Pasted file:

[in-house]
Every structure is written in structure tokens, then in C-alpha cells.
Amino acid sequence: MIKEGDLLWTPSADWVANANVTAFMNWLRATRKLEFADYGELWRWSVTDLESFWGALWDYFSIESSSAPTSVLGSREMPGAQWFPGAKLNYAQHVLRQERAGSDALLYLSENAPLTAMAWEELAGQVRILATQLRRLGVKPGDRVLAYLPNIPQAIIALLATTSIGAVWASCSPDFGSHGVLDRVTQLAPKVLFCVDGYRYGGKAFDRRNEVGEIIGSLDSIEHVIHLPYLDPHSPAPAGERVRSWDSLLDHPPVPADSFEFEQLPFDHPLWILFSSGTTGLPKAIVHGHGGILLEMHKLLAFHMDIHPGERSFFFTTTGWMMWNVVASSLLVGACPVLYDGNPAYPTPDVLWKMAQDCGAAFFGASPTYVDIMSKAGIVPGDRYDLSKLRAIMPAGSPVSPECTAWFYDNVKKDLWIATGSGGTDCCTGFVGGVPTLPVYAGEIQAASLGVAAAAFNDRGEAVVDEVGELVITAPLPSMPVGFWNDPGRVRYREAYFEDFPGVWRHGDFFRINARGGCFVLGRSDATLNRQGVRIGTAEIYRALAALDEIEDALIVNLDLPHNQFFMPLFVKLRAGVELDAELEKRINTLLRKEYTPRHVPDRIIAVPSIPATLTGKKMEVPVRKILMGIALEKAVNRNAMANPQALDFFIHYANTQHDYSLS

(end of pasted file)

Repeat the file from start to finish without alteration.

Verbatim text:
[in-house]
Every structure is written in structure tokens, then in C-alpha cells.
Amino acid sequence: MIKEGDLLWTPSADWVANANVTAFMNWLRATRKLEFADYGELWRWSVTDLESFWGALWDYFSIESSSAPTSVLGSREMPGAQWFPGAKLNYAQHVLRQERAGSDALLYLSENAPLTAMAWEELAGQVRILATQLRRLGVKPGDRVLAYLPNIPQAIIALLATTSIGAVWASCSPDFGSHGVLDRVTQLAPKVLFCVDGYRYGGKAFDRRNEVGEIIGSLDSIEHVIHLPYLDPHSPAPAGERVRSWDSLLDHPPVPADSFEFEQLPFDHPLWILFSSGTTGLPKAIVHGHGGILLEMHKLLAFHMDIHPGERSFFFTTTGWMMWNVVASSLLVGACPVLYDGNPAYPTPDVLWKMAQDCGAAFFGASPTYVDIMSKAGIVPGDRYDLSKLRAIMPAGSPVSPECTAWFYDNVKKDLWIATGSGGTDCCTGFVGGVPTLPVYAGEIQAASLGVAAAAFNDRGEAVVDEVGELVITAPLPSMPVGFWNDPGRVRYREAYFEDFPGVWRHGDFFRINARGGCFVLGRSDATLNRQGVRIGTAEIYRALAALDEIEDALIVNLDLPHNQFFMPLFVKLRAGVELDAELEKRINTLLRKEYTPRHVPDRIIAVPSIPATLTGKKMEVPVRKILMGIALEKAVNRNAMANPQALDFFIHYANTQHDYSLS